David Thompson Posted:
So very, very true. It beggars belief that we consider ourselves to be a developed nation when so much of our economy is based on selling milk powder or logs. BTW, I own a Plinius amplifier (my second) that drives a set of Theophany speakers.
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David Thompson Posted:
A robust but sobering report. It concerns me that confidence is rising, yet sales and exports are down and "manufacturers and exporters are still lagging behind other sectors". Surely we should wait until we're earning more money before we start spending more?
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siemens Posted:
Yes true! The only thing that will never die in this world is the nature and its science behind it. Great post.
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Kieran Ormandy Posted:
Thanks for the question Steven, Germany has seen increases in manufacturing employment since 2009, and Switzerland has had stable manufacturing employment between 2006 – 2011, even in the face of ongoing Euro-zone issues. Korea has seen increases in manufacturing employment since 2008 and Israel experienced large increases since 1998, while being stable over the last 4 years. Singapore has had increases in manufacturing employment over the last two years. These countries all value their manufacturing sectors and work to protect them, this is reflected in the above numbers and their performance through the GFC. Note data around the above examples was sourced from OECD labour market stats.
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John Walley Posted:
Point one: you should have no doubt what our Association says publically represent the views of our members. Point two: we don’t knee jerk responses, if you trace back our comments around NZPower you will see them link all the way back to our research in 2004 and 2005. All that material is fully linked from our comments above. Point three: you will note our comments on major users, sadly the same advantage does not accrue to smaller industrial users. The perverse incentives of the LRMC approach in all this are well known. Point four: the NZMEA is not like any other Association in New Zealand we admit only manufacturers and exporters into membership, and our public expressions are the views of that restricted membership.
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RBNZ right to hold OCR

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The Reserve Bank of New Zealand (RBNZ) announced today the OCR would remain unchanged at 3.5%. This will be welcomed by manufacturers and exporters, as an increase at this point would add further upwards pressure to our persistently overvalued currency, say the New Zealand Manufacturers and Exporters Association (NZMEA).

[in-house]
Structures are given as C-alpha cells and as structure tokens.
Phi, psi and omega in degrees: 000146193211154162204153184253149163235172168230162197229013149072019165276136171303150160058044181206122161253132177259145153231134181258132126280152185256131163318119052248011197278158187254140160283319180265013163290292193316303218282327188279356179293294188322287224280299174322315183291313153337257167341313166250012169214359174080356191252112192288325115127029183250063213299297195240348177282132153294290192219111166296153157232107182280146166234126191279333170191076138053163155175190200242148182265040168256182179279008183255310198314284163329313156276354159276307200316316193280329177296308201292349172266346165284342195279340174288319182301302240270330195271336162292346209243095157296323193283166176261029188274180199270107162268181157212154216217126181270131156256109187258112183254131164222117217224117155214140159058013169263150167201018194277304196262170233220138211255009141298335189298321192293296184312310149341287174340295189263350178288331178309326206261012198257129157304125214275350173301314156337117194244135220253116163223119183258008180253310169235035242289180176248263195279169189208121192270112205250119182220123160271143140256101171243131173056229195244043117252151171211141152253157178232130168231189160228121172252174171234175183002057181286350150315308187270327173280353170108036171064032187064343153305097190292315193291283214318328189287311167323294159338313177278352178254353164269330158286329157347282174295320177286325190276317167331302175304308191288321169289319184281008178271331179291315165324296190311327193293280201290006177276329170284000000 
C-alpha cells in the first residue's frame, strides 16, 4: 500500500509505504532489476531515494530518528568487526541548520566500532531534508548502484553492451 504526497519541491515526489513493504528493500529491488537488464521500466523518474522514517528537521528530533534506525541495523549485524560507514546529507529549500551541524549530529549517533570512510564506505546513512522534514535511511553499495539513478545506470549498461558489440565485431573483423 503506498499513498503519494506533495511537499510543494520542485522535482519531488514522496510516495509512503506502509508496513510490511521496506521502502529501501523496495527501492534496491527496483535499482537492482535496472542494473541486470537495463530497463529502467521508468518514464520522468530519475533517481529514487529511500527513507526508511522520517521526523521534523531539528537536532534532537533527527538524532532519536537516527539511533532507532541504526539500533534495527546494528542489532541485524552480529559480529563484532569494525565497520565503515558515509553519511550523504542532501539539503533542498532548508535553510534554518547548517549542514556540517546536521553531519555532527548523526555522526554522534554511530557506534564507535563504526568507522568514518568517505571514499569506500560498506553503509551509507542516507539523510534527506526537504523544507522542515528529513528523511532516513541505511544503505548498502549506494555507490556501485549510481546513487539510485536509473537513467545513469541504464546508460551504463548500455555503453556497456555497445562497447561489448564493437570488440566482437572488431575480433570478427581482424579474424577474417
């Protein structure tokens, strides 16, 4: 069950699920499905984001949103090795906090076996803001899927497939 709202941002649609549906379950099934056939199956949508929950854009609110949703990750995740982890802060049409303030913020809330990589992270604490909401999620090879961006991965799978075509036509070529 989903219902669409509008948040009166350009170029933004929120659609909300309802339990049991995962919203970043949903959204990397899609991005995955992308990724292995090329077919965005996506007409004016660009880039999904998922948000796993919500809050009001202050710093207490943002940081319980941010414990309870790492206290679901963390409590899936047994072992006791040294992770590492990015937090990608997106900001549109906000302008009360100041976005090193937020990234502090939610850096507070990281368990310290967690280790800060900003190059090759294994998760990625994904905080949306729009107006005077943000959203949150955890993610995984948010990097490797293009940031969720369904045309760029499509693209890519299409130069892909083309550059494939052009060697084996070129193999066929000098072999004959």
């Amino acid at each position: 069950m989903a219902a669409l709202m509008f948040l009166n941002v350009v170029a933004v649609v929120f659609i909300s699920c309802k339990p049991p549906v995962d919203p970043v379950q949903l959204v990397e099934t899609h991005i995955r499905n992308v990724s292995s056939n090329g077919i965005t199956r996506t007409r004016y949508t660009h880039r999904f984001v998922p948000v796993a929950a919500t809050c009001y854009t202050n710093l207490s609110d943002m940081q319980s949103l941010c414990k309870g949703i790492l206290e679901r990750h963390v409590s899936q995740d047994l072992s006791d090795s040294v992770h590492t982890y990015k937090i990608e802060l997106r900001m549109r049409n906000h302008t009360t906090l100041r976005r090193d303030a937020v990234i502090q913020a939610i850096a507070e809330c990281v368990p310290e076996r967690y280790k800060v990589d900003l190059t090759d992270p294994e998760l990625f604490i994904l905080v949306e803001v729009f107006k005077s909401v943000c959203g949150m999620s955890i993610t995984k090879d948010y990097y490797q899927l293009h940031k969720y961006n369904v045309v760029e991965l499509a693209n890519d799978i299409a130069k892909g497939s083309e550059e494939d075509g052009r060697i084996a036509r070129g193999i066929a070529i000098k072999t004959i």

NZMEA Chief Executive John Walley says, “This pause in OCR increases is good news from the RBNZ, however they should commit to holding rates for as long as they can to take pressure off the already overvalued dollar, particularly while inflation pressures are remaining relatively low, excluding housing, and economic growth prospects are being talked down as falling dairy and log prices are not compensated by a falling currency - a failure of the so called autostabliser.”

“The RBNZ again expressed concern for the currency, saying the current level remains “unjustified and unsustainable”, while noting the failure of the exchange rate to respond to lower commodity prices. In current settings this will remain a significant issue into the future, and we need to see a more active policy effort to correct this.”

“Housing and land speculation remains a major issue in New Zealand, and insufficient policy focus on the productive economy threatens the entire economy including the non-traded sector. A key driver in asset speculation is the tax advantage delivered by the absence of any Capital Gains Tax (CGT). This is a distortion that needs to be addressed. Unfortunately, although there has been discussion on the topic, the misinformation and errors have rushed in pushing out any discussion on the important principles behind the CGT.”

“One example of this was the recent NZIER report, which expressed that the tax has merit in principle, but claimed it would not be effective in practice while being too complicated to implement. We have since seen some rebuttal from David Parker on these points, but there is no doubt that a CGT would help cool asset markets, take pressure off the RBNZ, interest rates and currency, and incentivise productive investment in comparison to asset speculation. There is no tax principle that supports distortionary tax holes, and the absence of CGT is a distortion that means other sources of tax: income, corporate, fringe benefit, excise and GST must carry a disproportionate tax load - this needs to be corrected.”

“The introduction of any new tax policy is always ‘difficult’. Remember how we felt about GST? This is not really a good enough reason to dismiss it given the sound principle behind it – we have the benefit of being able to learn from the extensive experience around the world and public comment on implementing a CGT.” 

tags: rbnz, reserve bank, ocr, interest rates, exports, capital gains tax, cgt, manufacturing, housing


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